Contradictions of Progressivism

By Jocelyn Malaquias and
Erick Leon
U.S History
Period 2
• The Progressive movement of the early twentieth century was an
effort to form a majority coalition from interest groups
alienated by the economic policy of the governing Republican
• A social movement that includes labor, anti-racism, civil right
and women’s rights.
• The Progressivism era was an inspiration of the Industrial
• Woman didn't have as much
rights as men.
• Woman reformers in club
movements wanted to pass
reform legislation.
• The NAWSA movement was
under the leadership of Carrie
Chapman Catt.
• It undertook campaigns to
enfranchise woman in individual
• The 19th amendment was ratified
and allowed them to vote.
• Muckrakers are journalists and
other writers in the need to
• These muckrakers expose the bad
conditions of Progressivism.
• Lincoln Steffens, wrote a
magazine which uncovers the
social problems.
• He showed how corrupt politicians
won votes by bribing and
threatening the voters.
• Jacob Riis was a photographer
who exposed the conditions of life
in the tenements.
Muckrakers (continued)
• John D. Rockefeller used bad ways to ruin his competitors and
charge higher prices.
• The improvement of schools was highly recommended.
• John Spargo focused attention on the dangerous and difficult
lives of child workers.
• They also made a Naturalist novel which portrayed the misery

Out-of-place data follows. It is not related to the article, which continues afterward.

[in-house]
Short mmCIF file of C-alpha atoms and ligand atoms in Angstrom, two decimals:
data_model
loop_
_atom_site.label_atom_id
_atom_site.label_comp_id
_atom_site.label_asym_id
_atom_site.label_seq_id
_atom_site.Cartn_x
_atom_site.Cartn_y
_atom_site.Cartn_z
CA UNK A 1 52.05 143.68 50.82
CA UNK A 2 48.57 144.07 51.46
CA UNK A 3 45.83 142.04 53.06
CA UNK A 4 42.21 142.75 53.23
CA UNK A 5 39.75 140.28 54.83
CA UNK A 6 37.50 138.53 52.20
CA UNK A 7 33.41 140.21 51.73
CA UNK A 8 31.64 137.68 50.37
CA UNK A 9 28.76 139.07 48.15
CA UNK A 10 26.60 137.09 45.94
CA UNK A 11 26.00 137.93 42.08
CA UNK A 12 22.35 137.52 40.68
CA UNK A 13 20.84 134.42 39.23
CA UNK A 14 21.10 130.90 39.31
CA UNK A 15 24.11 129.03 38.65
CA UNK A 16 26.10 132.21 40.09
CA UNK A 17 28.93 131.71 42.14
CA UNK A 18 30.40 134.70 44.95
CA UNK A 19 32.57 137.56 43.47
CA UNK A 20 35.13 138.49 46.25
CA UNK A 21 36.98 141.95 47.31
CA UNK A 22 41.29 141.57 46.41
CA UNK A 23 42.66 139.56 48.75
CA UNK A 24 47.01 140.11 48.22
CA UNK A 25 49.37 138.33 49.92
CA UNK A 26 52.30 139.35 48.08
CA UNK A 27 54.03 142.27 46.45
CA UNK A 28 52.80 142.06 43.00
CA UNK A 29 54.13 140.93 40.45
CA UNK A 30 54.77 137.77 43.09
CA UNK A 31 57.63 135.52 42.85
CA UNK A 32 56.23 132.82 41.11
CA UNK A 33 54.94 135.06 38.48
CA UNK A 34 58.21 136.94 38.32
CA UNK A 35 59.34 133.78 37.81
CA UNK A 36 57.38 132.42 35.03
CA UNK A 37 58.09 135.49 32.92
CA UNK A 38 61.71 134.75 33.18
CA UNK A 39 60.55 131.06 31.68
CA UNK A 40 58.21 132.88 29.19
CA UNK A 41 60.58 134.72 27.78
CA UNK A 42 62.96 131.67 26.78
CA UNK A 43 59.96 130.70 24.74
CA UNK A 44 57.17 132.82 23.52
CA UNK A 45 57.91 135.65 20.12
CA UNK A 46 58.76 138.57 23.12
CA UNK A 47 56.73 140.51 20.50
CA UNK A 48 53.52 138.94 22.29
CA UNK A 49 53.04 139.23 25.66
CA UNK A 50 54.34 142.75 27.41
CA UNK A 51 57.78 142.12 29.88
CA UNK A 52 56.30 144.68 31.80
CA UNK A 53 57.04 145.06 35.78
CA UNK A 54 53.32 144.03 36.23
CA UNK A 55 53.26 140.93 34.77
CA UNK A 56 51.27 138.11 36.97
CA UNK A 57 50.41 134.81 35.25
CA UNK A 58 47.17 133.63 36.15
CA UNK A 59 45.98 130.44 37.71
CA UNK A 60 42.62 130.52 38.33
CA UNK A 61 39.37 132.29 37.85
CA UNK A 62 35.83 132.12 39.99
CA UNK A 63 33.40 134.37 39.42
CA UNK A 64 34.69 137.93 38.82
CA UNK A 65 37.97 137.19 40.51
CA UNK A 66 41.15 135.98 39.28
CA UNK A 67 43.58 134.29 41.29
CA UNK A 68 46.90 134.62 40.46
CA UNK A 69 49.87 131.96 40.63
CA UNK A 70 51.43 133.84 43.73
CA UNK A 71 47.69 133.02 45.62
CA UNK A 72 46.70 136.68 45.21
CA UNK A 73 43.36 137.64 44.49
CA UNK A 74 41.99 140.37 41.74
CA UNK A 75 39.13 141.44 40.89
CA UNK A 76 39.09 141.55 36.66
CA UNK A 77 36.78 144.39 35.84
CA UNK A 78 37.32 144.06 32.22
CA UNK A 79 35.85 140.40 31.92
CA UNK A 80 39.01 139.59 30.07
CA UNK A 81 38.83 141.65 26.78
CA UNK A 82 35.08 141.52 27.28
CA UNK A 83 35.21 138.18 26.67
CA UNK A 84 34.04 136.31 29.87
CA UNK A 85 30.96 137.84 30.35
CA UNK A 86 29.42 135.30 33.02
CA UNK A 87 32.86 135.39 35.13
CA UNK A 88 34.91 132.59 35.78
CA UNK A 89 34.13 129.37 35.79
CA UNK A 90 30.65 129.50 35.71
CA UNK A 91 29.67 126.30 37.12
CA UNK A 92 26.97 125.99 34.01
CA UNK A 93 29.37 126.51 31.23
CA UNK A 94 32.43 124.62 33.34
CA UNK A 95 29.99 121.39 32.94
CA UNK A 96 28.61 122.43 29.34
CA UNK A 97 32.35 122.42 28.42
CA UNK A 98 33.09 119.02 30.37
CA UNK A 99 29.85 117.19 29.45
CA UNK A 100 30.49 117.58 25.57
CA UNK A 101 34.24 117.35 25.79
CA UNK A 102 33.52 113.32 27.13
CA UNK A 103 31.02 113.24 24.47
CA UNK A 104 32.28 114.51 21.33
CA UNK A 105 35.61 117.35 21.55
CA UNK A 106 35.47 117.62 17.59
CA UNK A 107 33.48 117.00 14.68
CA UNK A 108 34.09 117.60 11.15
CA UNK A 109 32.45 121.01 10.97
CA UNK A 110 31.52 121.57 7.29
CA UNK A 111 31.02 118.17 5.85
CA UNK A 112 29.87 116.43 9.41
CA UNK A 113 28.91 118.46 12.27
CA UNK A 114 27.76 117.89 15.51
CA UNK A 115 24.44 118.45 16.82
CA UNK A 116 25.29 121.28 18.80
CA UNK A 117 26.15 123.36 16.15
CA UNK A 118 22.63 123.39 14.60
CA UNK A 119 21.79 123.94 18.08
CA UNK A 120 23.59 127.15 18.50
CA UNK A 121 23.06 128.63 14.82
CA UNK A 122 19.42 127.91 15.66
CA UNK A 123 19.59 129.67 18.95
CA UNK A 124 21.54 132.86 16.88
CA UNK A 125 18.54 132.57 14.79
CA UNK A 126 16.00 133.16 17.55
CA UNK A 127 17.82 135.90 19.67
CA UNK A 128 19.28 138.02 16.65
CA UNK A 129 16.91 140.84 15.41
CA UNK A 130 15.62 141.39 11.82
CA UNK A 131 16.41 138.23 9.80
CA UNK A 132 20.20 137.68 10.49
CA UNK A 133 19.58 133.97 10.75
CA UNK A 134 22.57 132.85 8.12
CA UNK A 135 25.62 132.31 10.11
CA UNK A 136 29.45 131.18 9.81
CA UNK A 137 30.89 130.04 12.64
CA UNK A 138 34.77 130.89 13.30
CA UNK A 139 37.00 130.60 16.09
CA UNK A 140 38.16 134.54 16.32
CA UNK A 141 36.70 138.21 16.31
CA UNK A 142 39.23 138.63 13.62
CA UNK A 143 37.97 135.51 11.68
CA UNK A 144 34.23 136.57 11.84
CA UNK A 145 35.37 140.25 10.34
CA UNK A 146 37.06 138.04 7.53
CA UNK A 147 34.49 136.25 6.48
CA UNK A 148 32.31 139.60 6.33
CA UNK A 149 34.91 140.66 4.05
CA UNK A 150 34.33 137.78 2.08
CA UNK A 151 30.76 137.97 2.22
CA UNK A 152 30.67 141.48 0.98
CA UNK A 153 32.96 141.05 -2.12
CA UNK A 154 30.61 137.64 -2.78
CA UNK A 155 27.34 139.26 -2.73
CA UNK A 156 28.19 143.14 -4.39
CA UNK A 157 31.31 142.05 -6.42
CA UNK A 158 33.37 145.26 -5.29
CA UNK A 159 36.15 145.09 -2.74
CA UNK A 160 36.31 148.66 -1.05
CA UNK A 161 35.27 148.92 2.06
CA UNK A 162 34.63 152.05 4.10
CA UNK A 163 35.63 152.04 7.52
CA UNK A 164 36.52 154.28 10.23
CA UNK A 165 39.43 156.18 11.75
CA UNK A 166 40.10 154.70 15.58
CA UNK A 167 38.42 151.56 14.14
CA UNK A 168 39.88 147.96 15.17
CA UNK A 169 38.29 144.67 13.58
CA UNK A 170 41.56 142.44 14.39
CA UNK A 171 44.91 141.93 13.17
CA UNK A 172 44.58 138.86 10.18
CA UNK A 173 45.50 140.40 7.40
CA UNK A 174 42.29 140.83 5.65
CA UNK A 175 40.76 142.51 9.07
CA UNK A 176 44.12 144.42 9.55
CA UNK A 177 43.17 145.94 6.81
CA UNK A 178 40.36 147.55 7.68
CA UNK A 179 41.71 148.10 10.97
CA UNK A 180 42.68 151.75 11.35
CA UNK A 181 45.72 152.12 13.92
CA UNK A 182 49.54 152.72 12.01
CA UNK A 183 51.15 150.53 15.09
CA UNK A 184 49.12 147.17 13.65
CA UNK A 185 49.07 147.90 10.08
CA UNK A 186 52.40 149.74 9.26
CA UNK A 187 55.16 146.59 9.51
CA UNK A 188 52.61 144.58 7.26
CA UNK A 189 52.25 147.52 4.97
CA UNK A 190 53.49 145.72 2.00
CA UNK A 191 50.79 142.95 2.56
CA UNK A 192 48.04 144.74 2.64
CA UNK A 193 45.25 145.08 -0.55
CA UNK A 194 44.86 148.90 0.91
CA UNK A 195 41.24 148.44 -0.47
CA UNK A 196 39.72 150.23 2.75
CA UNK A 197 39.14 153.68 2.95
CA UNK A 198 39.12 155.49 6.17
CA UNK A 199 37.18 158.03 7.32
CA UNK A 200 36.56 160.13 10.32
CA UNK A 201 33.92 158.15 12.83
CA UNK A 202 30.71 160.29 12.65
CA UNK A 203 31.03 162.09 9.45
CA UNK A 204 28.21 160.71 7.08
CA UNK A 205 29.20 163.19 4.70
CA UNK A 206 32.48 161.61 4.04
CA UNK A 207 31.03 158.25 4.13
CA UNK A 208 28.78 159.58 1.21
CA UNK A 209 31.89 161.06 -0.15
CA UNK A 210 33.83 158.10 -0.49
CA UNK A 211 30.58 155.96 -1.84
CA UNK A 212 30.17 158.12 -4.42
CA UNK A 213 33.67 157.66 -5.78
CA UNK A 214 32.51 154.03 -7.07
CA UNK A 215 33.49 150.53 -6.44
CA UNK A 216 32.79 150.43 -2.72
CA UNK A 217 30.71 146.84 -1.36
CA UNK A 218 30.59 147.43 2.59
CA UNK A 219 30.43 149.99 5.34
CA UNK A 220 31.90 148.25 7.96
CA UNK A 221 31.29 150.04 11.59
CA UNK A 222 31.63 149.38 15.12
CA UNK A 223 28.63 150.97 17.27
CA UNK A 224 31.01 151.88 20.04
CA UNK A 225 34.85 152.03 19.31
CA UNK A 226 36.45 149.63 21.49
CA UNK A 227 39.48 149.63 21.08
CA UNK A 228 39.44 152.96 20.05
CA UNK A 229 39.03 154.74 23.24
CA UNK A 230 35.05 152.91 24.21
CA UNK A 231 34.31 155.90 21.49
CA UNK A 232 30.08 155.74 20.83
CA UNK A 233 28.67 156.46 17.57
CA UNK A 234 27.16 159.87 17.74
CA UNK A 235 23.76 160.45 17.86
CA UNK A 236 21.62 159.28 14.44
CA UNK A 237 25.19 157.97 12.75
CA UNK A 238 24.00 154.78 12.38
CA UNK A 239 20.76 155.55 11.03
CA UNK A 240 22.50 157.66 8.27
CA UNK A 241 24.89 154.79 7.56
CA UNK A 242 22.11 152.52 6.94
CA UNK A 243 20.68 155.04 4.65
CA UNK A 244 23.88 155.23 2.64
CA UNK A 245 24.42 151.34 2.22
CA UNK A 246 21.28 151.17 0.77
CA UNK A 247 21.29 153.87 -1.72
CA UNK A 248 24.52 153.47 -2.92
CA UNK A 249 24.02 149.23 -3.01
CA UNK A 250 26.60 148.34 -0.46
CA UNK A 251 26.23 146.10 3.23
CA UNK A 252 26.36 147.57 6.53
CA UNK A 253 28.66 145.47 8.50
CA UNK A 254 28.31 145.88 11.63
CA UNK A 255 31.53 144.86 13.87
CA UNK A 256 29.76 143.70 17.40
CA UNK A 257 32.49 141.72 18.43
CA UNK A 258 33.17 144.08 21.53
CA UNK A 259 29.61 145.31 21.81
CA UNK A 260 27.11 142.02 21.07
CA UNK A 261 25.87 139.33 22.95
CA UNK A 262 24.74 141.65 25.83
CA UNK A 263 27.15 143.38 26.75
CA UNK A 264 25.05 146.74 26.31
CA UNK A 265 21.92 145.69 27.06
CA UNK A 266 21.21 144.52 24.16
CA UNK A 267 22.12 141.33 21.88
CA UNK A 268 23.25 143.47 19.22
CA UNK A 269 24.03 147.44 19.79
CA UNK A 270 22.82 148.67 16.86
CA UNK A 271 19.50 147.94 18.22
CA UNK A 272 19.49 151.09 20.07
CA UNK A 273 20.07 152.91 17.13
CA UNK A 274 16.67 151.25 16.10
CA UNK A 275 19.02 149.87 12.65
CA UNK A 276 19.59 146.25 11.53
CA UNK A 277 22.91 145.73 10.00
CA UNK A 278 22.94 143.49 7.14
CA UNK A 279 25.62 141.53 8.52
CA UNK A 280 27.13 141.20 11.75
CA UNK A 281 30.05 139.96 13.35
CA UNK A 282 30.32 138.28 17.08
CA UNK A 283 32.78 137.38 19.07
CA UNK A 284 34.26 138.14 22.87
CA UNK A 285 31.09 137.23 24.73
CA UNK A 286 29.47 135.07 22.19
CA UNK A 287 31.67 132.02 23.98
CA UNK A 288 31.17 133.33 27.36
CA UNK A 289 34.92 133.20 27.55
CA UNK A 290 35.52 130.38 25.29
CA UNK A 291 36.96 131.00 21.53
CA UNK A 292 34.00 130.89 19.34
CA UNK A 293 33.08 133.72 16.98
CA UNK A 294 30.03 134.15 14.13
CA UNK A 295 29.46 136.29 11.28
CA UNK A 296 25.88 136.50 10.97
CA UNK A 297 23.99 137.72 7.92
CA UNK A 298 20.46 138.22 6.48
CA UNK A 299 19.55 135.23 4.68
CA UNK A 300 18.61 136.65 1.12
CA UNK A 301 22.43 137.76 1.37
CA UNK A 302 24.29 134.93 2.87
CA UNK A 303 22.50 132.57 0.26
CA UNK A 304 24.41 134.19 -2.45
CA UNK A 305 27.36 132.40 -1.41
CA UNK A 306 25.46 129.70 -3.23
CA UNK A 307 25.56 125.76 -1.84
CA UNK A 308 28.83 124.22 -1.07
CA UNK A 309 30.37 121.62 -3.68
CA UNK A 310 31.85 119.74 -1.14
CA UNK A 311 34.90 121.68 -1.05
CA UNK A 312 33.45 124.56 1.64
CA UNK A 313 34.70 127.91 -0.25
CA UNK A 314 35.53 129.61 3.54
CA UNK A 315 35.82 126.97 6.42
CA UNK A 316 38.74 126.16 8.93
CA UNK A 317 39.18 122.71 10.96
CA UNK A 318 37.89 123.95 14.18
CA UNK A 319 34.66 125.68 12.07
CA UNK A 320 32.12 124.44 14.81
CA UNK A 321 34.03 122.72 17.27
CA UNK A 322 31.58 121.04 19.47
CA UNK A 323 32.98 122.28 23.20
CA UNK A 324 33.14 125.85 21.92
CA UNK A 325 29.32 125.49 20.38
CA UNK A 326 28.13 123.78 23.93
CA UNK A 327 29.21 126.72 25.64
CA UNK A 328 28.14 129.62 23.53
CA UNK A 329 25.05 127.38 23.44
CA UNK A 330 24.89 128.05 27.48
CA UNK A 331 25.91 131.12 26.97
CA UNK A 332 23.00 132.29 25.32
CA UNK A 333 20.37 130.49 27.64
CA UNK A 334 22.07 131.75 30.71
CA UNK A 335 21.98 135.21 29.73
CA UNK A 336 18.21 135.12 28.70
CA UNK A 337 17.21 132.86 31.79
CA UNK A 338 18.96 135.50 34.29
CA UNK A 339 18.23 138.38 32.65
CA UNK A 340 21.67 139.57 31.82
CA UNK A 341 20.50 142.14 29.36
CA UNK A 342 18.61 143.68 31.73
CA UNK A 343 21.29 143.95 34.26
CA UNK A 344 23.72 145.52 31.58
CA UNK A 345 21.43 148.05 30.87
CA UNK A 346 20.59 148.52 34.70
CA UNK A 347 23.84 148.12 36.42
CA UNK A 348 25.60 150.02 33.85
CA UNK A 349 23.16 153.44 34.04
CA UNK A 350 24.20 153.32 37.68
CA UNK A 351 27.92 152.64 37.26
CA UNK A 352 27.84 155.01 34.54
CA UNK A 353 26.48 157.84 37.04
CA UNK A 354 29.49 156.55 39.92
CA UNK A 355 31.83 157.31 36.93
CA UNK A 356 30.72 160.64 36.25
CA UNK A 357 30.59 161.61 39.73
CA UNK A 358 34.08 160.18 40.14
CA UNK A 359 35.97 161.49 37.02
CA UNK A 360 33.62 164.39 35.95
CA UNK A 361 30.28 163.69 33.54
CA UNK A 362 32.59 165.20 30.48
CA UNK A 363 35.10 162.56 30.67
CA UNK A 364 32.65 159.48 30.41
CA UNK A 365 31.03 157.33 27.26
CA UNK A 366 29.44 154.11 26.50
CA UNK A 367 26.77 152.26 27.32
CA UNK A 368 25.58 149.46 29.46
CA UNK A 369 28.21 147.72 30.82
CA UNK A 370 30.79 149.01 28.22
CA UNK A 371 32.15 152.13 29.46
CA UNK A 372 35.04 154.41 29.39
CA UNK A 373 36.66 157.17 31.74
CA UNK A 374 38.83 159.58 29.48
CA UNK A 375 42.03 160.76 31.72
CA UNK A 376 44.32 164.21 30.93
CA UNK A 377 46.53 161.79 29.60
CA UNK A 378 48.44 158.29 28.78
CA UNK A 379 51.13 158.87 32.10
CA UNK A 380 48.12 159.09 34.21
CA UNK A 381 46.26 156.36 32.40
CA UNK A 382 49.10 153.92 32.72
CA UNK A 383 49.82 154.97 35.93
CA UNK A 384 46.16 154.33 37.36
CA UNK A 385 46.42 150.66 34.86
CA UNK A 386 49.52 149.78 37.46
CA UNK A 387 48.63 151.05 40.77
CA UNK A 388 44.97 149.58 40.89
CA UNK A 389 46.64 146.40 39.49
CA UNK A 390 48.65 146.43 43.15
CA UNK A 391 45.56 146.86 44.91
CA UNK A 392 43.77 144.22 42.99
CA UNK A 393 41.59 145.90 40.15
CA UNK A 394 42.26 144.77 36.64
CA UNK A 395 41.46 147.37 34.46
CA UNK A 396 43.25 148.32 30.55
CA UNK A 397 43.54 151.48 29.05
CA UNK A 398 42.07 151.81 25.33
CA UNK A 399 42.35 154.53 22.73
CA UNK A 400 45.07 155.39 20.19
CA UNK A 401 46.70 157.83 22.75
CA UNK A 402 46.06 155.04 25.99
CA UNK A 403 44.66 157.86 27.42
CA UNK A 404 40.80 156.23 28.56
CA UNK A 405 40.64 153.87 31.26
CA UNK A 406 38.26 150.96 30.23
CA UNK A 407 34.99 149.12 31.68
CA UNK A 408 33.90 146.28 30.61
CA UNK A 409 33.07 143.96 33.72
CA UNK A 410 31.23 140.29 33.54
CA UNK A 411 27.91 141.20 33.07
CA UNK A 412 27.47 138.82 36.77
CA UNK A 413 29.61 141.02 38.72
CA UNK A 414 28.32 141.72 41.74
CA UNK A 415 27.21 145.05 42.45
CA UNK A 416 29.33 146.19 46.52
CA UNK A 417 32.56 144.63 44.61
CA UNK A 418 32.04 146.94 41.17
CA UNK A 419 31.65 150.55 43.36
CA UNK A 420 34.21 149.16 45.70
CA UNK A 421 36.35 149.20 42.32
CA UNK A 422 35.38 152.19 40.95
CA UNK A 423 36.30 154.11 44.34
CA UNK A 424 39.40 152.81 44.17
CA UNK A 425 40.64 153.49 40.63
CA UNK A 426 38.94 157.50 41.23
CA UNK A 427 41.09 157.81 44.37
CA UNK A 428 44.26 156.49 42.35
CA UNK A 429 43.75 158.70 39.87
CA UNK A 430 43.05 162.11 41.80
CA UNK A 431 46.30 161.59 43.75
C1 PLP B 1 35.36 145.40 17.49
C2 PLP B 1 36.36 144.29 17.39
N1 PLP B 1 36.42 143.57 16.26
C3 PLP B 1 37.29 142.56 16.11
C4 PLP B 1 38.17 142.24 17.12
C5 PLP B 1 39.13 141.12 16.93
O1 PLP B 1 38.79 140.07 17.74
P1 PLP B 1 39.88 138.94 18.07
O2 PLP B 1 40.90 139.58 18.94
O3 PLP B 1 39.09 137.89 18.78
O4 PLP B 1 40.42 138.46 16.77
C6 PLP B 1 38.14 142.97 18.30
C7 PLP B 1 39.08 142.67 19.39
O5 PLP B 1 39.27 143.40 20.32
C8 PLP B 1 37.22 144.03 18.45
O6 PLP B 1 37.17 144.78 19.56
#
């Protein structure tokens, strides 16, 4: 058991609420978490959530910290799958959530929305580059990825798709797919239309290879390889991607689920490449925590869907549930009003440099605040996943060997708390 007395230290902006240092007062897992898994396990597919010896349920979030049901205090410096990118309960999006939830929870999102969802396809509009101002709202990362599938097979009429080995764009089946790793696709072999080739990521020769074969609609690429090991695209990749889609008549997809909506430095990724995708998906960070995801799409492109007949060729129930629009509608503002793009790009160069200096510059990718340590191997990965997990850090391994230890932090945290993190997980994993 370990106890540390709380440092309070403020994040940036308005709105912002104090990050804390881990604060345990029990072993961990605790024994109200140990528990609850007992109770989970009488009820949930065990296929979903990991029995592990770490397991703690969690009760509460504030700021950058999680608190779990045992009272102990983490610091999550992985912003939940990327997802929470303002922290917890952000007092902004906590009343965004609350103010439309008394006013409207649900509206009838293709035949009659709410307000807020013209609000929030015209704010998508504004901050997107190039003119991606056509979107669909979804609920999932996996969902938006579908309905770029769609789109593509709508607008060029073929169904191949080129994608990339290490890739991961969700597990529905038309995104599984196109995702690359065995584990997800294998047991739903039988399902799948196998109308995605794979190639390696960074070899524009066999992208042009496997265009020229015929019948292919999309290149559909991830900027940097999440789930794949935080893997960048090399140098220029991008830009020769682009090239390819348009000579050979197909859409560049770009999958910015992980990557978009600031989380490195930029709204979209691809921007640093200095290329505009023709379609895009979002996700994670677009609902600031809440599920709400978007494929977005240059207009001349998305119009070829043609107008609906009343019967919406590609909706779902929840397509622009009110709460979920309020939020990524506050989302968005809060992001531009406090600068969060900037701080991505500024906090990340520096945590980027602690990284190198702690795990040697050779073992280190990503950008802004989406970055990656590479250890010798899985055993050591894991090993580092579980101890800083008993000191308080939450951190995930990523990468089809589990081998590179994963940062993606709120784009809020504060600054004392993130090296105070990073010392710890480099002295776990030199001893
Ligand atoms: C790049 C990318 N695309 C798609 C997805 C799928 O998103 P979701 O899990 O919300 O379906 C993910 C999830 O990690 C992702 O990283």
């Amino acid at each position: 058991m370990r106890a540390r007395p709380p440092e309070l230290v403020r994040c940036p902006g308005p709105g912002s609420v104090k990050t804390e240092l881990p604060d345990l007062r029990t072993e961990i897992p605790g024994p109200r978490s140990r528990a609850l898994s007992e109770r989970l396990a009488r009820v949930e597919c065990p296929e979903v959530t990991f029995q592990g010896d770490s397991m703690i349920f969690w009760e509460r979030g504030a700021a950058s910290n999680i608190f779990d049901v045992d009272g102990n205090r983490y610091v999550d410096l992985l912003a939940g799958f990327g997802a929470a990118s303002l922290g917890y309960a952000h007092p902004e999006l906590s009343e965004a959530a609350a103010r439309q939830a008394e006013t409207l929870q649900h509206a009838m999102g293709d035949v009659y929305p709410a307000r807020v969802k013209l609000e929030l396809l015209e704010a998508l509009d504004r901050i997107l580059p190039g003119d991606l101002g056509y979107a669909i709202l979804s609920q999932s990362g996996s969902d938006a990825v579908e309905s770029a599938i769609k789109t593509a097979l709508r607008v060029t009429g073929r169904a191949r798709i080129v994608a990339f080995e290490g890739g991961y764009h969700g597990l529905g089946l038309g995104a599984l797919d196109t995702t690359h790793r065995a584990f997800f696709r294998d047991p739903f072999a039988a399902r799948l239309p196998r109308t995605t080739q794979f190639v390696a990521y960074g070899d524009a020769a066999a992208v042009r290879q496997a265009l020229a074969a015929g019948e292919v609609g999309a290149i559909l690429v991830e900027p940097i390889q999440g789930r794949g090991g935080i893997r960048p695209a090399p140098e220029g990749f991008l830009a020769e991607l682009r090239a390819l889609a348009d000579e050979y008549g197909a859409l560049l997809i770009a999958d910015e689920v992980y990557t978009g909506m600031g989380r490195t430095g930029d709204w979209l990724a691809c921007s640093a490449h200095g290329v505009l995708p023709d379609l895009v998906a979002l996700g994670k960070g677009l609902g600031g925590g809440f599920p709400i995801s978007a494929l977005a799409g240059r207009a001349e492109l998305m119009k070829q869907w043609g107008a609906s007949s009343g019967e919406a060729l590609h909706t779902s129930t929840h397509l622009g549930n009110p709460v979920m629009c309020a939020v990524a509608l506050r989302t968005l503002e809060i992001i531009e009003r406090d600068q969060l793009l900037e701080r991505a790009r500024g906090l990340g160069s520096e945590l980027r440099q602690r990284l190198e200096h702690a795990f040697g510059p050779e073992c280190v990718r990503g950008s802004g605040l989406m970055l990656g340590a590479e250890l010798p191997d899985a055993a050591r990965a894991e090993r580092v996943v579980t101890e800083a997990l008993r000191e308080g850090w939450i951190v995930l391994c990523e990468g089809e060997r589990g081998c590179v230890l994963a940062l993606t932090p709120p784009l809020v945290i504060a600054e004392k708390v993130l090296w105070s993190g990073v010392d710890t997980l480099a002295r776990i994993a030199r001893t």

of humans and struggles of the people.
Different representations of Progressivism:
• The literature of Upton Sinclair
• The architecture of Frank Lloyd Wright
• The history of Charles Beard
• The educational system of John Dewey
The movement is associated
with political leaders such as
Woodrow Wilson and
Theodore Roosevelt and
thinkers such as Herbert
Two major developments in American
• One, political reforms crafted to break
up the power of privileged interests,
expanded suffrage, direct primaries,
direct election of senators, and the
initiative and referendum process
• Two, economic reforms structured to
balance the excessive power of business
and to fight inequality measures,
graduated income and inheritance taxes,
the right to organize and other labor
protections, unemployment insurance,
worker’s compensation, old age and
disability provisions, food and drug
safety laws
Progressivism throughout the years stressed a range of ideals that
remain important today:
• Freedom
• The common good
• Pragmatism
• Equality
• Social justice
• Democracy
• Cooperation and interdependence
What did the progressive movement
want to reform?
Income tax with the Sixteenth Amendment
Direct election of Senators with the Seventeenth Amendment
Prohibition with the Eighteenth Amendment
Women's suffrage through the Nineteenth Amendment
Lewis L. Gould, The Most Exclusive Club: A History of the Modern United States Senate
(Basic Books, 2005)
Alfred H. Kelly and Winfred A. Harbison, The American Constitution: Its Origins &
Development, fifth edition (W.W. Norton & Company, 1976)
Frank K. Kelly, The Fight For the White House: The Story of 1912 (Thomas Y.
Crowell Company, 1961)
Page Smith, America Enters the War: A People’s History of the Progressive Era and
World War I, Volume Seven (McGraw-Hill Book Company, 1985)
Philip Vandermeer, “Hiram Johnson and the Dilemma of California Progressivism,”
The Human Tradition in the Gilded Age and Progressive Era, edited by Ballard C.
Campbell (Scholarly Resources Inc., 2000)
• Halpin, John. "The Progressive Intellectual Tradition in America | Center for American
Progress." Center for American Progress. N.p., n.d. Web. 9 Oct. 2013.